2012 03 04 Eat, Serve, Love.pdf


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participants in over 20 different activities, not to mention leading numerous Sunday
forums and keeping the congregation apprised of all its activities through the newsletter
and announcements. Whew! So I would just like to say right now a very public thank
you to Diane and the amazing folks who did all that hard work. Your service is
exemplary. Thank you. And since the team went on hiatus in early 2011, we have been
in a time of stocktaking and energy gathering. Gary Pape and the new Social Action
Team stand on your shoulders. Your work was important and valued. The cyclical
nature of congregational life moves on, and now it time to begin to breathe out yet again.
So, before we turn our attention to the themes of Eat, Serve, and Love, let me
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pressure in the cabin during this flight, oxygen masks will be lowered in front of you.
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have to place your own mask first. Before you can serve others, you must eat.
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Before we can offer another something to drink, our own well must be full. If it is dry,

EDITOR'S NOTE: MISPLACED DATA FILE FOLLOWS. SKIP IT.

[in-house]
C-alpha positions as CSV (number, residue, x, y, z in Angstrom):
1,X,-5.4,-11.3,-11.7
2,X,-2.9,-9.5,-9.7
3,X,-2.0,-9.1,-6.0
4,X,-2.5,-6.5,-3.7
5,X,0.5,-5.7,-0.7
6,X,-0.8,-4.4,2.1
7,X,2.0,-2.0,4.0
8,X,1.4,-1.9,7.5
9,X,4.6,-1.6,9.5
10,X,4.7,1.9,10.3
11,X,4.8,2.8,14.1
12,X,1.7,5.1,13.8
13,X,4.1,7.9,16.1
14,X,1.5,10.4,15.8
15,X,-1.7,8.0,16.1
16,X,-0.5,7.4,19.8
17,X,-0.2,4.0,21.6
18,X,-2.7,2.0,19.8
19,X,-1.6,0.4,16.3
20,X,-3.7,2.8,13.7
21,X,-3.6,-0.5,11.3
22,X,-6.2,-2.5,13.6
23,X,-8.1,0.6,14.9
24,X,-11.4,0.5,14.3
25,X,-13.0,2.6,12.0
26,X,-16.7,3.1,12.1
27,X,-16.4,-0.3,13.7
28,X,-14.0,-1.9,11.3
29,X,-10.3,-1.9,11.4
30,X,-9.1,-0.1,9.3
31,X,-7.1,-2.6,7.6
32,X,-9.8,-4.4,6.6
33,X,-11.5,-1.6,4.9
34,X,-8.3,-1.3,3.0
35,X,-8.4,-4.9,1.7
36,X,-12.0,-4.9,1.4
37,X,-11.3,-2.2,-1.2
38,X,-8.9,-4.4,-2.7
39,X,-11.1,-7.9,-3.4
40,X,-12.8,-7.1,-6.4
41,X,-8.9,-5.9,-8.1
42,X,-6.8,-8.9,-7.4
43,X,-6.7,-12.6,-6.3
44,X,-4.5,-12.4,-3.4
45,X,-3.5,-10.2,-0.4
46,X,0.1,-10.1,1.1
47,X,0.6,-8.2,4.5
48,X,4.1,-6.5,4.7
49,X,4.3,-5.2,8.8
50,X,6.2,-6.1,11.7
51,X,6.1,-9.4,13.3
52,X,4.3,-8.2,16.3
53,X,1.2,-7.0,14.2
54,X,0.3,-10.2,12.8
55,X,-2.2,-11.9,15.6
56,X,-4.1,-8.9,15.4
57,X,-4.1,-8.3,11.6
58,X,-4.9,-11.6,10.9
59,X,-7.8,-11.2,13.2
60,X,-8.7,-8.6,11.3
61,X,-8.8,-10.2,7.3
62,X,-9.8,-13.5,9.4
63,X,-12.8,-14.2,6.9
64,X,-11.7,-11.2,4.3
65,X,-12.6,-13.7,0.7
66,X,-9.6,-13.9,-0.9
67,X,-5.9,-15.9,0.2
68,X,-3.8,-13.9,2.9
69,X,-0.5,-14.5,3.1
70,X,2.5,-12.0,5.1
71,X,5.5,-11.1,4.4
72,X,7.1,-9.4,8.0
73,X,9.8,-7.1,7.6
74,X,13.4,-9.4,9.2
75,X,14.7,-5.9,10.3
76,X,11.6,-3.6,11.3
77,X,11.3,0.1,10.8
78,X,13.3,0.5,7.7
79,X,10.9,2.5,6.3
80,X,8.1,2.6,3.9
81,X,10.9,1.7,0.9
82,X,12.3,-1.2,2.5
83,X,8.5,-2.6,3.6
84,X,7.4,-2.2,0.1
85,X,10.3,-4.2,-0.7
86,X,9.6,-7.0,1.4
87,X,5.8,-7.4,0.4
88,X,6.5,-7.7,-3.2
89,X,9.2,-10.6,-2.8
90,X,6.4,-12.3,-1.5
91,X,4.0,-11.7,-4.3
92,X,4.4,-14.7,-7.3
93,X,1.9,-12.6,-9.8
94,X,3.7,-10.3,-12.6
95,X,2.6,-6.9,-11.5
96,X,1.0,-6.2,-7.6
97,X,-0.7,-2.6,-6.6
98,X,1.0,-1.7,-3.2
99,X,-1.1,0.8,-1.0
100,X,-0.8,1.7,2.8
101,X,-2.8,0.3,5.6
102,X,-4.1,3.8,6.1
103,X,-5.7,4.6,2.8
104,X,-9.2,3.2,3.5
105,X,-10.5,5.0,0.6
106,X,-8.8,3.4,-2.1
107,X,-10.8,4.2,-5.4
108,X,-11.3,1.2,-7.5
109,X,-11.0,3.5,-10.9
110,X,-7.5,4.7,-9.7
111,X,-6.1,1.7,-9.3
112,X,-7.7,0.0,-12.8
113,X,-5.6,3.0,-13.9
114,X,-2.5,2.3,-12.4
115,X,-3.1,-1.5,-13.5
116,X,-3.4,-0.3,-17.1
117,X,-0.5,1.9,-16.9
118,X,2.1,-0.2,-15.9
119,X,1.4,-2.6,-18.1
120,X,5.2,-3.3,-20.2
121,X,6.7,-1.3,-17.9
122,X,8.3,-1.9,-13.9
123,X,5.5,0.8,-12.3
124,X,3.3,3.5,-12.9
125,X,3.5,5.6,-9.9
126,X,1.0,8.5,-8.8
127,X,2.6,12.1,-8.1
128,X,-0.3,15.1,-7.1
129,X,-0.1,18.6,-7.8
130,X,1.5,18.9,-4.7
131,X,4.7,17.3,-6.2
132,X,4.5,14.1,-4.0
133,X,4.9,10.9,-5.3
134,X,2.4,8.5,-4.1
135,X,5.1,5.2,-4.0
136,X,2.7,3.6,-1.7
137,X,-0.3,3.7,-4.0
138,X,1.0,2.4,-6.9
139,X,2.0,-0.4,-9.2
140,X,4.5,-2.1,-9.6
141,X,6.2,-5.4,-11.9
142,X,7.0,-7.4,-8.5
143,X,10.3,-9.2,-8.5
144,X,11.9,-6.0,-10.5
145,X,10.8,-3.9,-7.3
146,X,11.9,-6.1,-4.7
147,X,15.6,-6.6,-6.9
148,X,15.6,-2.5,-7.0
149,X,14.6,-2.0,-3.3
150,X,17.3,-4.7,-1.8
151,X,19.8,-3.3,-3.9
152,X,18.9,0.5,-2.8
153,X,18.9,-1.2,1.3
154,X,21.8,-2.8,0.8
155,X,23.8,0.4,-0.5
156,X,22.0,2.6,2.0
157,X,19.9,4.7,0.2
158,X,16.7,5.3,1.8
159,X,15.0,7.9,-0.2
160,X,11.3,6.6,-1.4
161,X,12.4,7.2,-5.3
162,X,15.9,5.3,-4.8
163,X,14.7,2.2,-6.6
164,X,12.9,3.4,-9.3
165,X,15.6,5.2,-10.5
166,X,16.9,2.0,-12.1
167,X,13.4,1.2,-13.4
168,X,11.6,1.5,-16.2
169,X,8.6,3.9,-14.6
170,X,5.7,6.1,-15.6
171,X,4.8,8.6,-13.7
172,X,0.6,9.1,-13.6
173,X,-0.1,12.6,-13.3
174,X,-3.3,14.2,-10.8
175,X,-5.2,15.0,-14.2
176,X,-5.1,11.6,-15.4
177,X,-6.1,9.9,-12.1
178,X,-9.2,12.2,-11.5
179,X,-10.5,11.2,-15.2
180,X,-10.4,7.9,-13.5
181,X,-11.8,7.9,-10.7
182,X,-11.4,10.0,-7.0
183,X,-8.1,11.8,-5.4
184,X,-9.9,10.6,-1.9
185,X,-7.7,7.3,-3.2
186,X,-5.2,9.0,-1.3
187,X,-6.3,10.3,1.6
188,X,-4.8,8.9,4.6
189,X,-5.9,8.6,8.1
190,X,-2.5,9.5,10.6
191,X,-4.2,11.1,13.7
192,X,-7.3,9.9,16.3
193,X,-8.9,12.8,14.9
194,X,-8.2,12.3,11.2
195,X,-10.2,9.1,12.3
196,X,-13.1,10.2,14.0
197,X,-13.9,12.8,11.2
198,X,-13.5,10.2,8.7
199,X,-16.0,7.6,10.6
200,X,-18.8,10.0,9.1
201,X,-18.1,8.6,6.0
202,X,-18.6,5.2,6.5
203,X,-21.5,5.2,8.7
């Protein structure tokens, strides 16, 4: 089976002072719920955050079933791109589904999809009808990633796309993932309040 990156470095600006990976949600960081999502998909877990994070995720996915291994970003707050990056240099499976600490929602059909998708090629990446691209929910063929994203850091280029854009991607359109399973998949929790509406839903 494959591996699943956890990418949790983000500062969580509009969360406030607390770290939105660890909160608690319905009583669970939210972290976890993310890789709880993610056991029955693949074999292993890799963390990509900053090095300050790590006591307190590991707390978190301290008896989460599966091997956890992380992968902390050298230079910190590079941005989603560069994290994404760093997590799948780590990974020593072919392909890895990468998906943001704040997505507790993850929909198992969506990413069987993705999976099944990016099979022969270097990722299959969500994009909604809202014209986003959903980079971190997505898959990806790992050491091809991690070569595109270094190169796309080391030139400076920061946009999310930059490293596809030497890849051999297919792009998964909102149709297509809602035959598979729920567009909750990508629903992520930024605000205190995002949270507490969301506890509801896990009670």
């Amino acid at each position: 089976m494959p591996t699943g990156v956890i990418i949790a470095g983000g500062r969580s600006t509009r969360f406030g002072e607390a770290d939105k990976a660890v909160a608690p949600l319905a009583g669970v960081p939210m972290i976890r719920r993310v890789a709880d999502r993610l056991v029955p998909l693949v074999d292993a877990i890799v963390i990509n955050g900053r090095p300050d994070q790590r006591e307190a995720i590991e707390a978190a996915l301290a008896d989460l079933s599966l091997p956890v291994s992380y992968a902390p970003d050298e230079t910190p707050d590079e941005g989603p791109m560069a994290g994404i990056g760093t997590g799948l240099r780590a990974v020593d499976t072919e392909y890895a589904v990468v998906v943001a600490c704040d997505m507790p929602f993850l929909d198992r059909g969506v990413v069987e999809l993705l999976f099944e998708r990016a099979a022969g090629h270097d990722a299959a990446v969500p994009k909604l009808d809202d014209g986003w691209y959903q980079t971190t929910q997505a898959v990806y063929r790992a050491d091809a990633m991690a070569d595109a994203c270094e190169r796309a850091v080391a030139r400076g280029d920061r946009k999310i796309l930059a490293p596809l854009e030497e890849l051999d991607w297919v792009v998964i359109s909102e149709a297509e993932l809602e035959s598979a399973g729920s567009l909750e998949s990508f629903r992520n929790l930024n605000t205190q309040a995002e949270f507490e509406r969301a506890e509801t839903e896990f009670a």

we have nothing for the parched neighbor who may drop by, not to mention our own
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Once I asked him what he meant by that. And not surprisingly, he told me a
story. He was raised by Mama Clara and Daddy John, and after a mid-twenties
conversion experience, he headed off to New Orleans Baptist Seminary. There he met
and married my grandmother Elizabeth. They lived in a tiny apartment off campus
together as newlyweds and fellow students. And times were very hard. Granddad took
to walking down by the docks in the evening so as not to be home at suppertime. He
hoped grandma would think he had a meeting to attend. Actually, he was going without
his evening meal so that grandma, who was by then pregnant with my mother, would
have a little more to eat. One particularly bad day, granddad was lingering down by the
docks and considering giving up on seminary and getting a job to take care of his family.
The dodging of the landlord, the slim pickings for lunch, the skipping dinner, the holes in
his shoes ± it was getting to be too much. He gazed down into the water and an old
African American man came up beside him and made some small talk.
³,ZDVORZHUWKDQDVQDNH¶VEHOO\DQGZKHQWKDt man invited me home for dinner,
,DOPRVWGLGQ¶WJREXW,GLG´7KDWZDVWKHEHJLQQLQJRIDYHU\LPSRUWDQWIULHQGVKLSIRU
my granddad. That older gentleman taught my granddad how to shrimp from the docks,
how to pick and eat poke salad, and basically all the survival ways of his community.
And, most importantly, he took him into his community. My grandparents started going
to his church, and bags of groceries started appearing on their doorstep. One woman
slipped my grandma a hand-me-down dress when it became obvious that she had no
money to buy maternity clothes. My grandparents graduated from seminary in 1947, the
same year my mother was born. And my grandfather became a vocal and visible